Remnants of The Conflict
'Disputed Territory' by Anthony Haughey was at the Galerie Bodo Niemann, Berlin, January 23rd - February 27th, 1999
Review by Andrea Lange
In the small space of the gallery I am surrounded by Anthony Haughey's large, square-format colour photographs. They were taken during the recent armistice, and show the no man's land between the borders of the Republic of Ireland and Northern Ireland.
Although I have never been to Ireland there is a phalanx of 'Irish' images in my head: on the one side the advertising industry's trope of green hills and red-haired youngsters on folk music record sleeves and on the posters sticking to the building site fences all over Berlin, announcing slide shows about Ireland which are ever so popular with the Germans. On the other side there is the movie and media coverage of the 'Troubles' with its often sensational imagery of brutal shootings, exploding car bombs and snipers. And then there is an incident which enables a personal link to the feeling of unease emanating from Haughey's pictures. It is the memory of a telephone call to another Irish artist, Victor Sloan, living in Portadown, in the course of which a car bomb exploded nearby his house and within hearing distance. The shock of being witness to an event that appeared to be a slice of daily life - I would have thought it was part of an exaggerated and stereotyped notion of Northern Ireland as the site of a permanent threat of violence erupting out of the blue - is comparable to the shock of revelation when one starts to read and understand the particulars of Haughey's images of the border land.
At first glance they are just impressions of a pastoral landscape. There are no people in his photographs, but the traces they have left in this 'disputed territory' are telling. It is the small detail which is disturbing the seemingly tranquil scenery: the pieces of barbed wire amongst the greenery, the broken glass panes on the grass, the torn black rubbish bag draped around a wooden post like a flag. Yes, the landscape in his images is certainly green, but there are no blue skies with sunshine, it is not populated with smiling faces. Instead, it is scarred with the remnants of the conflict that raged over it, the atmosphere is definitely not friendly, but sinister and somber, charged with danger. Haughey's images oscillate between the two predominant perceptions of Ireland as tourist spot and as terror-ridden hell. His picture Bullet Hole in Telephone Kiosk combines these opposite views by literally overlayering them: we look onto an idyllic winding country road through the bullet-shattered window pane of a telephone booth at the road side.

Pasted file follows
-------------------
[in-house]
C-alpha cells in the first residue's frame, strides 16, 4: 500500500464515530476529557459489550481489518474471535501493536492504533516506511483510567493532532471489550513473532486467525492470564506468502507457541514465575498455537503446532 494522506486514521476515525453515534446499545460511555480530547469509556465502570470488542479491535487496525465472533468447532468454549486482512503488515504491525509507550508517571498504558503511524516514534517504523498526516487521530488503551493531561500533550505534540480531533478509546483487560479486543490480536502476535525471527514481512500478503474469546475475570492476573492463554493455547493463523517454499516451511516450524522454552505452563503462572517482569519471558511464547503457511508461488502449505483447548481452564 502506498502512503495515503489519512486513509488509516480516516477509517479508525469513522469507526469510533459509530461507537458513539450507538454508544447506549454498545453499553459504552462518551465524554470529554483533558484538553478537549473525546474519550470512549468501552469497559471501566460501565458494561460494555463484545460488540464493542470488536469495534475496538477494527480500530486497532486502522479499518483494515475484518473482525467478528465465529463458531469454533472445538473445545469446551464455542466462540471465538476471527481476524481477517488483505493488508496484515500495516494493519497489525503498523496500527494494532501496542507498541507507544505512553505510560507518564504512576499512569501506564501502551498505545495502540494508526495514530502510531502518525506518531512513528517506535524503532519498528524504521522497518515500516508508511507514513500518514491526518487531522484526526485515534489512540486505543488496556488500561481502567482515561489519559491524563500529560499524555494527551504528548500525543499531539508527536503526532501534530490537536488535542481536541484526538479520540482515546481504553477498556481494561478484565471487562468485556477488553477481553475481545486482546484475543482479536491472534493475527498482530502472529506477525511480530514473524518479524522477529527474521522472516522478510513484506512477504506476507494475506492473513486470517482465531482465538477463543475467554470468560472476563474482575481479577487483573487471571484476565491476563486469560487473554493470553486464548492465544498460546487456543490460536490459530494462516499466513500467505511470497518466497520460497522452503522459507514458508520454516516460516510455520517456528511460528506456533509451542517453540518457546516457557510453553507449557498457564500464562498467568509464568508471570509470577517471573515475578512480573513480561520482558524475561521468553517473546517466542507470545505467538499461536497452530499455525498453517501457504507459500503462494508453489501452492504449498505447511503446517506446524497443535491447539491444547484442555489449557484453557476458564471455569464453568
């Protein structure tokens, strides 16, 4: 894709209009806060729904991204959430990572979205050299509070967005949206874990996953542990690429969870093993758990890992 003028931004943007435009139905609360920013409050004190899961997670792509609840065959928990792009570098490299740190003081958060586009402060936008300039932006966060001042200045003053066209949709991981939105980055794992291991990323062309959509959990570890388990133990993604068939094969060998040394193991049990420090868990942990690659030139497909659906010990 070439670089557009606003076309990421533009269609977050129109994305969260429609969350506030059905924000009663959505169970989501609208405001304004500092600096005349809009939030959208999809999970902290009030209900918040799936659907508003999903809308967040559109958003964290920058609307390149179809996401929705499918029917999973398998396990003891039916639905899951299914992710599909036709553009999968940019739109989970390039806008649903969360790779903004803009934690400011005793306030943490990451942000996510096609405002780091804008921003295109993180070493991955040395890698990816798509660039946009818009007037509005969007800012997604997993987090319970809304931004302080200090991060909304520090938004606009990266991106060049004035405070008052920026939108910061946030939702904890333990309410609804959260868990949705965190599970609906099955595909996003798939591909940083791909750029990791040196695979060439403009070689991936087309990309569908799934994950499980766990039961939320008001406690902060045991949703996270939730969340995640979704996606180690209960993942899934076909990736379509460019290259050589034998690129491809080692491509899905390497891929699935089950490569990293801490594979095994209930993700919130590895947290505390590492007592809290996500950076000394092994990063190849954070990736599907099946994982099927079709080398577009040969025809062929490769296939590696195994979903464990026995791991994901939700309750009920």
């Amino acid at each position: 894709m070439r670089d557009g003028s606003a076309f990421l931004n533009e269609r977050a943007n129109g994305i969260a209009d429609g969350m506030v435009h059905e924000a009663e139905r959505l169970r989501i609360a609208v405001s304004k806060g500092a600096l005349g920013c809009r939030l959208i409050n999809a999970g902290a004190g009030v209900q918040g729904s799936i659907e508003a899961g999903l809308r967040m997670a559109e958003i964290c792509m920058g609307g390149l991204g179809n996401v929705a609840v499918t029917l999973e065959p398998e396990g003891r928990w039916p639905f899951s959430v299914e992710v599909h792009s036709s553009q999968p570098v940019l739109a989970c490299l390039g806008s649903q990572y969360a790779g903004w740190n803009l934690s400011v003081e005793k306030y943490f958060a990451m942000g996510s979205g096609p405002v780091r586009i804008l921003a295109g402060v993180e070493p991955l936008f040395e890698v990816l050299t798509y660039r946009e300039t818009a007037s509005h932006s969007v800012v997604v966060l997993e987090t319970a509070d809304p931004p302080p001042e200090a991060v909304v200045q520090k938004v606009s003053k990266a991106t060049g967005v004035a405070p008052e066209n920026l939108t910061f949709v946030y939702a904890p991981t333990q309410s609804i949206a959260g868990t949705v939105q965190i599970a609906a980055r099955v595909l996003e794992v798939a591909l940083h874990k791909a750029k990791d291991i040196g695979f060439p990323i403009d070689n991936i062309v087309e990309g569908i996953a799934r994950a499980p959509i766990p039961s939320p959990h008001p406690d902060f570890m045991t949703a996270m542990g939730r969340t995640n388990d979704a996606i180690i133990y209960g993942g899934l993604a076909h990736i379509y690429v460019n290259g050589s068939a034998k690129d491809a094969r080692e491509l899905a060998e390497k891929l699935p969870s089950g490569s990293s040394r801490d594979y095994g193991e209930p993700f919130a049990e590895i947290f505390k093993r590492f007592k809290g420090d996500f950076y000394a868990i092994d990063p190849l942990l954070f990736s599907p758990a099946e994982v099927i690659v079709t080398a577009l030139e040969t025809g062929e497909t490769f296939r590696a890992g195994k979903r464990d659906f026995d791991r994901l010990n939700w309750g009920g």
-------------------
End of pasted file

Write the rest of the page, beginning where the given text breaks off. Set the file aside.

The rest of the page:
The Galerie Bodo Niemann, a gallery devoted to photography, is part of a large complex of buildings which have been extensively renovated after the reunification of the two German states. Situated in the East Berlin district called 'Mitte' ('Centre'), it is now indeed at the heart of Berlin, housing theatres, cinemas, restaurants and galleries behind its polished surfaces devoid of the shrapnel fissures still visible in a few facades of houses in neighbouring streets which have not been done up since the Second World War. And not too far away, next to the Reichstag, similar funeral wreaths as in Haughey's Memorial I (showing a wreath amongst some twigs) can be found, shaded by some trees, to commemorate the lives of people who were shot dead trying to cross the few yards of blank space between the two sides of the Berlin Wall into the West. Outside of Berlin, along the former border line, nature is doing its best to overgrow the cleared stripes breaking up the landscape.